Apple’s Siri has pushed us into a world that once only seemed possible on shows like Star Trek or The Jetsons. 25 years ago, no one would have believed that we could have a casual conversation with a robot.
So what do Siri, Cortana, and Alexa have to do with SEO? Well, they’re all search engines.
Voice search is a fast growing trend – and it’s not likely to disappear. In fact, earlier this year Google shared that nearly 25% of searches performed on mobile devices were done through voice search. This goes beyond systems like Siri; hitting the small mic button next to your search bar and asking Google a question also qualifies as voice search!
Voice search allows for an incredibly natural interaction between a search engine and the user, transforming the way search is conducted. This shift has turned short keyword searches like “Italian restaurant Portland” to longer phrases like “Find the best Italian Restaurant in Portland” or “Find the best Italian Restaurant Near Me” or “what restaurants serve Italian near me”. Notice that these longer tail keywords skew local – since mobile device users are often on the move, they rely on the device’s technology to do some extra leg work, like determining the parameters of “near me.
Because of this, it’s never been more essential for SEO and PPC professionals and content marketers to re-evaluate the ways in which users now find websites. We can help! Here are 6 ways you can optimize your site for Voice Search.
6 Optimization Points for Voice Search
1. Be Mobile-Friendly
Google shared in 2016 that nearly 25% of mobile searches were done over voice. A responsive web design is a must in order to cater to not only smartphone users, but also to Google. They favor mobile-friendly sites over non-responsive designs in their search results, whether voice activated or not. However, if someone is going to use voice search, it’s likely to be on their smartphone or via a smart speaker.
Use natural sounding keywords and include synonyms and other terms relating to the target term. For PPC, include expansion of keyword targeting to local terms, slang, and abbreviations. Don’t just include typos. Consider testing on misunderstood terms. Think about all those times you told Siri one word but she thought you said another. Do some actual voice searches for your target term (even more fun, try it with different accents!) and see what she comes back with. Try adding those terms to your targeting. Chances are, you’re not the only one she’s mistaking
3. Include Local and Hyperlocal Terms
Location identifying technology is a key part of how mobile devices are making searches more convenient to users. Google knows this and has programmed it into their algorithms to show map related content more often on mobile devices when it’s applicable. It automatically assumes this is helpful information. This makes it that much more important that your website contains information about your location. You can help search engines better understand your location by including hyperlocal content like neighborhood names or more commonly spoken/understood regions that aren’t typical to include for general address. A few examples include, “near the North Park Blocks in the Pearl District” or even by popularly known destinations like “near the Oregon Zoo” or “our office is located in the US Bancorp Tower”. Imagine how you’d describe your location if you were speaking to someone.
4. NAP Consistently
Larger directories, including Google, will source information from all over the web. Make sure your Name, Address, and Phone Number (NAP) citations are consist across the Internet and directories so as not to confuse search engines or the people looking you up. This can be a cumbersome task if it hasn’t been done before, particularly when your business has changed names, location, or phone number, however, it’s worth it to track down those citations and change them. There are some tools and services like MozLocal and BrightLocal to help make the task a little less tedious.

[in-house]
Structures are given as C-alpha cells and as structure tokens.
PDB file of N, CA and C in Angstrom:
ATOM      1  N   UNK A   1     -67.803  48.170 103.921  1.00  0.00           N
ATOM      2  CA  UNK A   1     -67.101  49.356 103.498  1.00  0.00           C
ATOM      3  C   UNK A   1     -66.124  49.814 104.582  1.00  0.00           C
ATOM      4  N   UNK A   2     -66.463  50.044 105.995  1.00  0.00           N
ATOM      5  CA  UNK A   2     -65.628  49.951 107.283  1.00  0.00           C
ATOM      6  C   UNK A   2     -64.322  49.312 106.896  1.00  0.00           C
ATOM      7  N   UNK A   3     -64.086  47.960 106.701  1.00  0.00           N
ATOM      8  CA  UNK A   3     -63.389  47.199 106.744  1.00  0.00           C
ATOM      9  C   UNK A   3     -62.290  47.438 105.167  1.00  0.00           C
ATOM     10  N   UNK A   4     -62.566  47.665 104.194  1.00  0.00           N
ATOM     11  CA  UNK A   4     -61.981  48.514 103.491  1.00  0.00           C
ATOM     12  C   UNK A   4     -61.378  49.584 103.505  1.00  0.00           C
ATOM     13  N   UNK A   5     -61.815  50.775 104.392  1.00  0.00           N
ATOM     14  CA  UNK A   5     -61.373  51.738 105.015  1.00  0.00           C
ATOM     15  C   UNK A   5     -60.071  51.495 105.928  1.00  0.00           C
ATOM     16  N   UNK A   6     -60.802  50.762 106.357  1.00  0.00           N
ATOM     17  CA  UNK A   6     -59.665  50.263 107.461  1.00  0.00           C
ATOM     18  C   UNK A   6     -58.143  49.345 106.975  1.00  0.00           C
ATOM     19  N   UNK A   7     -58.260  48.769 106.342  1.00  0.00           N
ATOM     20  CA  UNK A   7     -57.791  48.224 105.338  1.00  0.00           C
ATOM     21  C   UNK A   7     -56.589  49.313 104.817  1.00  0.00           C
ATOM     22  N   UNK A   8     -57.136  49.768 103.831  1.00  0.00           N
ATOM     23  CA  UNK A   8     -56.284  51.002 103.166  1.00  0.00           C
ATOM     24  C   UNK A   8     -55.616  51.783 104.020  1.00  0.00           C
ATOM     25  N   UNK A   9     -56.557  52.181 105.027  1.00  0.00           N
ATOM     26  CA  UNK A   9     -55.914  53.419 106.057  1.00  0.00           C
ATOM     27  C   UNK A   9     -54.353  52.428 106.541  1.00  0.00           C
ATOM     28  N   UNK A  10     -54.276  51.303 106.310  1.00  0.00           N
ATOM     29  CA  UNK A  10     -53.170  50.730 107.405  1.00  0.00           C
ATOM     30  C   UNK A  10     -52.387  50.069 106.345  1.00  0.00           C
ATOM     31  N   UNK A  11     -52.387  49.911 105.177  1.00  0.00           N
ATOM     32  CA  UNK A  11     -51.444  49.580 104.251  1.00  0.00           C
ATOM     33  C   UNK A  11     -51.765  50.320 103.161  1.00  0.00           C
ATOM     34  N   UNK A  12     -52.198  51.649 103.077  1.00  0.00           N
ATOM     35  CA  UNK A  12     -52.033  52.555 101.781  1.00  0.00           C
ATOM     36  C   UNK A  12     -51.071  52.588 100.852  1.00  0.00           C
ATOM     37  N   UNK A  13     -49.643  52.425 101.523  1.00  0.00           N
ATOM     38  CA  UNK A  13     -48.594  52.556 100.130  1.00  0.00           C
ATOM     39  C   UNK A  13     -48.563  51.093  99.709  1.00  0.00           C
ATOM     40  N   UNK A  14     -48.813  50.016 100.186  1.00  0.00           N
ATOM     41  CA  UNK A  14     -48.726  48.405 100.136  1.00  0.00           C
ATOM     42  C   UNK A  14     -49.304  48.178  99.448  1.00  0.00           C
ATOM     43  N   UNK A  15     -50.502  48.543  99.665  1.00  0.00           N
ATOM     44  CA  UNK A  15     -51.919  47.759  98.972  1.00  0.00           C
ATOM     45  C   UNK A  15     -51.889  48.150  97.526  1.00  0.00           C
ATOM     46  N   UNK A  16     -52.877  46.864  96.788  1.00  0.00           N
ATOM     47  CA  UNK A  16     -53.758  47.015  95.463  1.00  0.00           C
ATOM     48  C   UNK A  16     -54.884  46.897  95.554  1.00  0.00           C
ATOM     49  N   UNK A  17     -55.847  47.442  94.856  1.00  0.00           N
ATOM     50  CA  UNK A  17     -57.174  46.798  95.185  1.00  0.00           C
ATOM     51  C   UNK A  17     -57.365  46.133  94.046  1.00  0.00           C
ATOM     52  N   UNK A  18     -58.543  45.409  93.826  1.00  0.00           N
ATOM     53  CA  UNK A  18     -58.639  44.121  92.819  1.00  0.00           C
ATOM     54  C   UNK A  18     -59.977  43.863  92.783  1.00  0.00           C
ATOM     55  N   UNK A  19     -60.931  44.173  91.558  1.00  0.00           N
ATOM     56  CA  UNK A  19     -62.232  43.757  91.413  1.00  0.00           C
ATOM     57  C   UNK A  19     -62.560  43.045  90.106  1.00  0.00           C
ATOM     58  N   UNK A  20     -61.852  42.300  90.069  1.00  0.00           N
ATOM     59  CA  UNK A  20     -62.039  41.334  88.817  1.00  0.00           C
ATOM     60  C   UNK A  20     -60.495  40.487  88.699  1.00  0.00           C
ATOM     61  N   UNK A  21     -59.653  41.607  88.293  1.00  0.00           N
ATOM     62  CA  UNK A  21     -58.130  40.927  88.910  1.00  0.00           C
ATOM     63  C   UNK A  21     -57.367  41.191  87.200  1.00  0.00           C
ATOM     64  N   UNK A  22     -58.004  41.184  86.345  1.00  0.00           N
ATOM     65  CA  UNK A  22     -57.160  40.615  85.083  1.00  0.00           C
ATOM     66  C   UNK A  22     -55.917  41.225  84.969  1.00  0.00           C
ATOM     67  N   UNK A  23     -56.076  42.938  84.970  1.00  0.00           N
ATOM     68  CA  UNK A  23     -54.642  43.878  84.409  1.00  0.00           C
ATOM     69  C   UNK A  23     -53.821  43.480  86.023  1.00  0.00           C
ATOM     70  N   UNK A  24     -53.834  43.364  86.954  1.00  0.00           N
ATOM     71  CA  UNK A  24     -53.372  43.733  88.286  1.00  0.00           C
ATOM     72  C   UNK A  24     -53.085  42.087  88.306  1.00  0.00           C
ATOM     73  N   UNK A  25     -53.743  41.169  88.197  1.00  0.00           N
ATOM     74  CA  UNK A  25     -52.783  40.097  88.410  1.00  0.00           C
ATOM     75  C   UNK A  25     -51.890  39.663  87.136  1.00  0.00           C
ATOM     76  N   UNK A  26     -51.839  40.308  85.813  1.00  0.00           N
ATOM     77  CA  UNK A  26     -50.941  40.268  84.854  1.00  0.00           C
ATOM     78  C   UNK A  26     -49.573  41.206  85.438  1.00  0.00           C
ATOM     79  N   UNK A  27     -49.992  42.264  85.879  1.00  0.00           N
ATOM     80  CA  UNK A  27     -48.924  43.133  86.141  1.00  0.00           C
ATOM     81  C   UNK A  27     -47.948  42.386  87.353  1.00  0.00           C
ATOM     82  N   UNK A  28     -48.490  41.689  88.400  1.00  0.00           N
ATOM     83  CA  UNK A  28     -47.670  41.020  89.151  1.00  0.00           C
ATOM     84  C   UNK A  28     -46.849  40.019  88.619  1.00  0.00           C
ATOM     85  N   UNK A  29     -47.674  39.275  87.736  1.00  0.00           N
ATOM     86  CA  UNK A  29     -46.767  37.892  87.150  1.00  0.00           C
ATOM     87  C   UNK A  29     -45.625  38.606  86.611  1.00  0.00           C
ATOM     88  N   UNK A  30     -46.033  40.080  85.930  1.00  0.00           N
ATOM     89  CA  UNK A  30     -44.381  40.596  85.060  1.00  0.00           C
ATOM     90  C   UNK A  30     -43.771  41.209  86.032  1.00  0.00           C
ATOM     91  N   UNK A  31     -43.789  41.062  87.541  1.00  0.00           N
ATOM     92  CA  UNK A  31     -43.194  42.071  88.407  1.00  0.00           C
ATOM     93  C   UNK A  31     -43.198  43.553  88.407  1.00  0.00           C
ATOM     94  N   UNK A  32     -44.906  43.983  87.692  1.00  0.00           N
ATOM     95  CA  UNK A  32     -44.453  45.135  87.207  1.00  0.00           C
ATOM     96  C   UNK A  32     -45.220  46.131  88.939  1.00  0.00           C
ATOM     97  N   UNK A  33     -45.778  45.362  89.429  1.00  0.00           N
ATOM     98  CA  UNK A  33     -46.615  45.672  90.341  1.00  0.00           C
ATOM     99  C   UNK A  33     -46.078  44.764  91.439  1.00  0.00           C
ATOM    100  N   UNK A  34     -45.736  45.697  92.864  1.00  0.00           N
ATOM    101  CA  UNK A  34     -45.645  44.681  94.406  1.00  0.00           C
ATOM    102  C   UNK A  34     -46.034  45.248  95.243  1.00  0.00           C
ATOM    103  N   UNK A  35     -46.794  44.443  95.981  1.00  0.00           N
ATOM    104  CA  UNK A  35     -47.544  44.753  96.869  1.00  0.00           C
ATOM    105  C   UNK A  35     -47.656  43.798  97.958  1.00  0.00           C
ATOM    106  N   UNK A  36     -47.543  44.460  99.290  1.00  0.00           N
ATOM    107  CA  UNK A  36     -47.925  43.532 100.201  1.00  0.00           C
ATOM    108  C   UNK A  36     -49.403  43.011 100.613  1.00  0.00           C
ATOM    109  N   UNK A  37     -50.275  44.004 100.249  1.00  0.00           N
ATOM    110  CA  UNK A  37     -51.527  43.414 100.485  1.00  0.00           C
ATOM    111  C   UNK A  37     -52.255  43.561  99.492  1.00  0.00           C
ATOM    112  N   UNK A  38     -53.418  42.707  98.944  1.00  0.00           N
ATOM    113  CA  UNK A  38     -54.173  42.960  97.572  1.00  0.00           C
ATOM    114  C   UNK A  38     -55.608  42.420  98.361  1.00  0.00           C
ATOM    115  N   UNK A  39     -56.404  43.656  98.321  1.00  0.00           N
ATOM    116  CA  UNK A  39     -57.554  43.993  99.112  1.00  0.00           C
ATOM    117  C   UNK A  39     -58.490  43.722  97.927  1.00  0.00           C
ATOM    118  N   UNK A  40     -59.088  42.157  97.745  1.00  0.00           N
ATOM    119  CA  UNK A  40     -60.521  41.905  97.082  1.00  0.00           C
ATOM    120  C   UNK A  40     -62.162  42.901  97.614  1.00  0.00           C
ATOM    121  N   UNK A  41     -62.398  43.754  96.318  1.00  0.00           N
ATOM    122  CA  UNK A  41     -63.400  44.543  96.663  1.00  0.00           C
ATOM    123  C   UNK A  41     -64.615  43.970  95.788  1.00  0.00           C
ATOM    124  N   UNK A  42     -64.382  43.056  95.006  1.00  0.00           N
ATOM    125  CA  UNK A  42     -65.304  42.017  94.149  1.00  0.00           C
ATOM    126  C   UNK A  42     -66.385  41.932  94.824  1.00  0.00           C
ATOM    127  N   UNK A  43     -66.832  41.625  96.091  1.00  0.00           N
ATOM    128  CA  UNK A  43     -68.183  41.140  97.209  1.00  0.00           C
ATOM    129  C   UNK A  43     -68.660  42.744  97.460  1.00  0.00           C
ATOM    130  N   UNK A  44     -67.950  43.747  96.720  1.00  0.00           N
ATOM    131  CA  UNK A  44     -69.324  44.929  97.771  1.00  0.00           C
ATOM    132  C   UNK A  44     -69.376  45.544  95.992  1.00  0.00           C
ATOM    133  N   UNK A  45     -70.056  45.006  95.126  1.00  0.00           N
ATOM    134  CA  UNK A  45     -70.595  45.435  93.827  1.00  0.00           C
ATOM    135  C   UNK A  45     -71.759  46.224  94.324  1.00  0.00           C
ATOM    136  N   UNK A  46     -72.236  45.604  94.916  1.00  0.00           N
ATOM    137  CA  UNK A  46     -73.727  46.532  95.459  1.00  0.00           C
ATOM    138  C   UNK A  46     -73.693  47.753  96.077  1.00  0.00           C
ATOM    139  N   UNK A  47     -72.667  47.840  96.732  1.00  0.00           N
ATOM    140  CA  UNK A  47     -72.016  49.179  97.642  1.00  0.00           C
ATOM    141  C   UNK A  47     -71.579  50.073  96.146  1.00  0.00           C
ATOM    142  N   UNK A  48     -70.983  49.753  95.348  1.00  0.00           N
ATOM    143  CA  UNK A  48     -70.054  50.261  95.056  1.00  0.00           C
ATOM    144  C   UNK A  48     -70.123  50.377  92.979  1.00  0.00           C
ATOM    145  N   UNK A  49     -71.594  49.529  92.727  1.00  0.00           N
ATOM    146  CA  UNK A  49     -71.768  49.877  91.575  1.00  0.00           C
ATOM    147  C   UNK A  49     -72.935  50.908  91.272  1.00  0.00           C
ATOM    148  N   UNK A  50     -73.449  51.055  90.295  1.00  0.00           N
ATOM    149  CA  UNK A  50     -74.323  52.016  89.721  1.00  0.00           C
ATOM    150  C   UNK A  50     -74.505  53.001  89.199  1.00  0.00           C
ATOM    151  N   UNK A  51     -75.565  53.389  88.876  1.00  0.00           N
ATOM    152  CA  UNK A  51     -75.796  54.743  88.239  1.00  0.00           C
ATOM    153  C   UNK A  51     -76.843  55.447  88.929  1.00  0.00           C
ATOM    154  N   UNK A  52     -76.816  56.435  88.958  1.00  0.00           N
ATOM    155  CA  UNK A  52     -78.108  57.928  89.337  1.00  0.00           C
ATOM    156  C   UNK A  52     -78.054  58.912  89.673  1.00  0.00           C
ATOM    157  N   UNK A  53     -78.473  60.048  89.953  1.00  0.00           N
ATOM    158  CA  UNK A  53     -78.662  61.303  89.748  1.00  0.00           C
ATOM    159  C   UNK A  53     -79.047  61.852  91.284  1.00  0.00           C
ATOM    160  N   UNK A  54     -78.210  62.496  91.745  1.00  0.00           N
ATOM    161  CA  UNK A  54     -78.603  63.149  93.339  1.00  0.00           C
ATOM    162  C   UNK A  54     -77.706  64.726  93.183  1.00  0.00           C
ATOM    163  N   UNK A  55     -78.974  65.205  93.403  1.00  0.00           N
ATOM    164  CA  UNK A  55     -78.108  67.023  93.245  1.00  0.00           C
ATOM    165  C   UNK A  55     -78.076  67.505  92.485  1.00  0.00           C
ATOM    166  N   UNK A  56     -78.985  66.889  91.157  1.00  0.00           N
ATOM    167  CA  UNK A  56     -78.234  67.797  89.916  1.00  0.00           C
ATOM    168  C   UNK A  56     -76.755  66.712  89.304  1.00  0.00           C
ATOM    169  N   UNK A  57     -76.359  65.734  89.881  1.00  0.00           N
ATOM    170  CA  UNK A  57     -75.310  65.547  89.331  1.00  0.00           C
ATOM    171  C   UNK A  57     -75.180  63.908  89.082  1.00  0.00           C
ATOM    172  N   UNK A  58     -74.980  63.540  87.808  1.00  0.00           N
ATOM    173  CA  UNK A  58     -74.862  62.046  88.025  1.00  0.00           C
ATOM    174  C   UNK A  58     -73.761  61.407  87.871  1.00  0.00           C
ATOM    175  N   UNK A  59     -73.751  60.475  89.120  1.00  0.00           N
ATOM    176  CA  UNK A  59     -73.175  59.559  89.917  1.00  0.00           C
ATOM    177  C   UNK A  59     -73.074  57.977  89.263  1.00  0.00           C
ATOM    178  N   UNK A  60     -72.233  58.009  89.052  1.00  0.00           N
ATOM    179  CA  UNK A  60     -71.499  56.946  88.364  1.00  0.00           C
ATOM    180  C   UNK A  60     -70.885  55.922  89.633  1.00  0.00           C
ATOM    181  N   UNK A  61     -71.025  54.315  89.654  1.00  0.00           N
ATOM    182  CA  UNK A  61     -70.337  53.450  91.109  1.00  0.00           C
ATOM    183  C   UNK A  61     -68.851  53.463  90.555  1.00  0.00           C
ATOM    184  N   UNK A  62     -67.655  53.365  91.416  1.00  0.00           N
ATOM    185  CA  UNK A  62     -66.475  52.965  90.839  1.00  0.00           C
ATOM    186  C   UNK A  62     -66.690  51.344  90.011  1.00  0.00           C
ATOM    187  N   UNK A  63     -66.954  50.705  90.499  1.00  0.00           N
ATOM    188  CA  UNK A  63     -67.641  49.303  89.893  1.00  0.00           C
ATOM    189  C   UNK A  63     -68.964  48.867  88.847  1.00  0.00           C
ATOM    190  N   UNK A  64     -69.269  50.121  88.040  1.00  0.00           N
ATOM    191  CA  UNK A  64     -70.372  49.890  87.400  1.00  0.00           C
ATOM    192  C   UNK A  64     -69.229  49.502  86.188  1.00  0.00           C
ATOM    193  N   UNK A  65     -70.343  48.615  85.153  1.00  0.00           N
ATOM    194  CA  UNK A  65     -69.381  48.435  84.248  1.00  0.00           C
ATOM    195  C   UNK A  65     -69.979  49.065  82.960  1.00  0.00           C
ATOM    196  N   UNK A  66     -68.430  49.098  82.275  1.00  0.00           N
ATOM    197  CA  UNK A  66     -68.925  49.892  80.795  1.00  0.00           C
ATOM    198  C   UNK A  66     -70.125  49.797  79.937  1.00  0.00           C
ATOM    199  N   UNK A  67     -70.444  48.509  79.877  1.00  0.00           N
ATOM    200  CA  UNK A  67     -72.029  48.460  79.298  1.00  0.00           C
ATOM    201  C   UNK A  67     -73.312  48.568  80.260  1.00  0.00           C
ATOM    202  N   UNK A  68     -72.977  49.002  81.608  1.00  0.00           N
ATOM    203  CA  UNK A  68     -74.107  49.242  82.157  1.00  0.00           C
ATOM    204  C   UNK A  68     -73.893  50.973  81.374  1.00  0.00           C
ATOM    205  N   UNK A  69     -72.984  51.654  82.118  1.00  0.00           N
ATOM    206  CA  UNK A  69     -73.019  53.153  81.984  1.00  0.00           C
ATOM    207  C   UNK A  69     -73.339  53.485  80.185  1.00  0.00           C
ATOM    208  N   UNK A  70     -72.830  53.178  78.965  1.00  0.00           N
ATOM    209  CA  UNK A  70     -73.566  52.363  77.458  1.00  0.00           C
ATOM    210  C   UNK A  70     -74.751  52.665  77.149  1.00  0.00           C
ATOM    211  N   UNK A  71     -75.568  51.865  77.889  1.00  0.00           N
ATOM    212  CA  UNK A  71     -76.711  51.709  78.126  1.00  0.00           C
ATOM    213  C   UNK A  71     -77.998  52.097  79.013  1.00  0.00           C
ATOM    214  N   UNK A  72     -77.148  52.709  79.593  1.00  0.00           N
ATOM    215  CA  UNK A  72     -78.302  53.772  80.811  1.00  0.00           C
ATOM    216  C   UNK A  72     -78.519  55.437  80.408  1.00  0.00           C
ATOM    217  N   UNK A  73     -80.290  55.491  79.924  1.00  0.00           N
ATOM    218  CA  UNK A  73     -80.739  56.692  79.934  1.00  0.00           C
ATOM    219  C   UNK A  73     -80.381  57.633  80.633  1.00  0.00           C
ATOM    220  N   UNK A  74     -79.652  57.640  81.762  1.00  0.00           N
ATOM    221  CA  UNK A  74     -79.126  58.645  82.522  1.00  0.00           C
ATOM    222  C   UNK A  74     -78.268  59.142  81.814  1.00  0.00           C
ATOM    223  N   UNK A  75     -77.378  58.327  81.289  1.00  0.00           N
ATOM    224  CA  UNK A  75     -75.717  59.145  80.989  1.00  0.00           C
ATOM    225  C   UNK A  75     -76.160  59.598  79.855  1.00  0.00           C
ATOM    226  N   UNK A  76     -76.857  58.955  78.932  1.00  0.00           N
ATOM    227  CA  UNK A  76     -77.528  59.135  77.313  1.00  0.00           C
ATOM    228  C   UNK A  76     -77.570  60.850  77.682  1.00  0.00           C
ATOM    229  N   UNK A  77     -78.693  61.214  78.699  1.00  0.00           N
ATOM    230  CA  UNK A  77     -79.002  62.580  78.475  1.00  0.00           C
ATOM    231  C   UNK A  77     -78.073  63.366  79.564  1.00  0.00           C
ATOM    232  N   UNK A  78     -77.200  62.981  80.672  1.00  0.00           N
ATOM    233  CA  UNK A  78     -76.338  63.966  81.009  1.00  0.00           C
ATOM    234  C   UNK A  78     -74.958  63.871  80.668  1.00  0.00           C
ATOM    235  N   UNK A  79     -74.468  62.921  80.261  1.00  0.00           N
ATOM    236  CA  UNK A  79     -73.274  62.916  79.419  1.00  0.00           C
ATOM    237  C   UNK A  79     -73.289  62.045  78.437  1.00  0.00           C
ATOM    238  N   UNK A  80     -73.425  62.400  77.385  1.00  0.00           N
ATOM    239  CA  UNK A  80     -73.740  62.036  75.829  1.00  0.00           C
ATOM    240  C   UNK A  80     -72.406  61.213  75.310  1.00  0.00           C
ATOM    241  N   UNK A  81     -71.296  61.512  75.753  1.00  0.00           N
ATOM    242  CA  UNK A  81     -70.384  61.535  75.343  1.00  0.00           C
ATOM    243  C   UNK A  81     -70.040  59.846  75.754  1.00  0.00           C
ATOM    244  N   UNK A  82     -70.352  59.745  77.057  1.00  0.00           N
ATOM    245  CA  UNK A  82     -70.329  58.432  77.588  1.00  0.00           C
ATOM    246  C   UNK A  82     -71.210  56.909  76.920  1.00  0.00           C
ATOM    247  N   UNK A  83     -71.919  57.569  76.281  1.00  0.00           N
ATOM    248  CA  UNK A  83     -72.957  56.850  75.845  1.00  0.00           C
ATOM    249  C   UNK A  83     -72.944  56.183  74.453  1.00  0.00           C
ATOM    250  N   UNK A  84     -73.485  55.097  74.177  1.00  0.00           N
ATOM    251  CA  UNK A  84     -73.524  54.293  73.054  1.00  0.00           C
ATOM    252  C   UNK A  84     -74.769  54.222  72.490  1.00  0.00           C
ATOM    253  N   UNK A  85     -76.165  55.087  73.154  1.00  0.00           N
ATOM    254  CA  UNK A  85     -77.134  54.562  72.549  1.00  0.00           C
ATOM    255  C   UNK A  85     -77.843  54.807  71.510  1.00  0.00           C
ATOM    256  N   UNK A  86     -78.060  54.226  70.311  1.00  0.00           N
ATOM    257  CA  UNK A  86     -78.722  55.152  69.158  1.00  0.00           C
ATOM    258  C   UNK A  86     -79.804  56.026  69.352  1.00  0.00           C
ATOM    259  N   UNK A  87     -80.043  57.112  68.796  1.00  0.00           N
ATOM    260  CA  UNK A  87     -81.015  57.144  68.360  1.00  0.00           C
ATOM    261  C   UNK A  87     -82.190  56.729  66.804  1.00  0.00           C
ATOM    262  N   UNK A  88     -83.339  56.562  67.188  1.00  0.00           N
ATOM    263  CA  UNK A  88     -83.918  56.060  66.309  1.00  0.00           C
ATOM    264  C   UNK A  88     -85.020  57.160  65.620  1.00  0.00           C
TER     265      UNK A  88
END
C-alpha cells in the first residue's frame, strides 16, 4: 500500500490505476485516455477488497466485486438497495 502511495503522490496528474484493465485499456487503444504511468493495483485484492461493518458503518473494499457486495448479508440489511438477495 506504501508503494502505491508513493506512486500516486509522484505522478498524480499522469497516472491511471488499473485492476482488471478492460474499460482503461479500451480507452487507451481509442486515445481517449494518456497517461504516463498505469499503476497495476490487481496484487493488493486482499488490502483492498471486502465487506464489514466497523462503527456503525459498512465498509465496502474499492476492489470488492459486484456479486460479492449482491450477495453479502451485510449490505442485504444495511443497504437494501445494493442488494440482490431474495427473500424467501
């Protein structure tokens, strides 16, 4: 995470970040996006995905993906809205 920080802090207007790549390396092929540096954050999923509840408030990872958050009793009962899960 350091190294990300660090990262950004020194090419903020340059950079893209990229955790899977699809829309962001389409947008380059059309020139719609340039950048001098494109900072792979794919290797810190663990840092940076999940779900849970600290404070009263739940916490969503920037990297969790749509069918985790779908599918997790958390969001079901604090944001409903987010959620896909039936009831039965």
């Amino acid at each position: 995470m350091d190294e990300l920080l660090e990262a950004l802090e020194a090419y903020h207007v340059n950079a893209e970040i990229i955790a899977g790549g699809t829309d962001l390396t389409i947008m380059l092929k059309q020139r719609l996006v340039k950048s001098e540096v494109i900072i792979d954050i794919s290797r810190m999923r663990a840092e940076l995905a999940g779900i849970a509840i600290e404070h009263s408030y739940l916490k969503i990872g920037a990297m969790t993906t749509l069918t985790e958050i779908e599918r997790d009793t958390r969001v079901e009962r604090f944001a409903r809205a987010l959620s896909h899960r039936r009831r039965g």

5. Customize Content and Targeting to the User’s Intent
Think about the user when creating content and their intent at the moment. Is that user likely on the go while looking for you? Are they looking for a menu, directions to your shop, or to see if you service the area they live in? If the user is looking for your service area it’s best to expand on that with your content, including the cities and/or neighborhoods, a map, and even customer testimonials. If they’re looking for a menu, then make sure it is easily accessible. Don’t make it a PDF that takes forever to download and impossible to read on a small screen. Make sure that menu is scrapable by search engines so you’ll show up if someone is searching for a specific dish.
6. Mobile Ads
AdWords has introduced some pretty cool features specifically around mobile searches, such as bid adjustment for device types and special offers just for mobile ads. Imagine if someone were searching for “coffee near me” and you could offer a “Buy One Coffee Get One Free” to help bring them into your store right in the moment they’re looking for what you offer! A good place to start is check your analytics to see what percentage of your traffic is from mobile devices. Depending on what you find it might even be worth breaking up mobile traffic from tablet traffic (though keep in mind that tablet use is declining as mobile device screens have gotten larger). Don’t lose out on mobile search visibility against your competitors!
Hyperlocal small businesses such as restaurants, plumbers, locksmiths, and brick and mortar stores are probably the most likely to be impacted by voice search. Does that sound like you? We can help!
Learn more about Google optimization and their newest updates in our recent blog, Everything You Need to Know About The New Google Possum Update.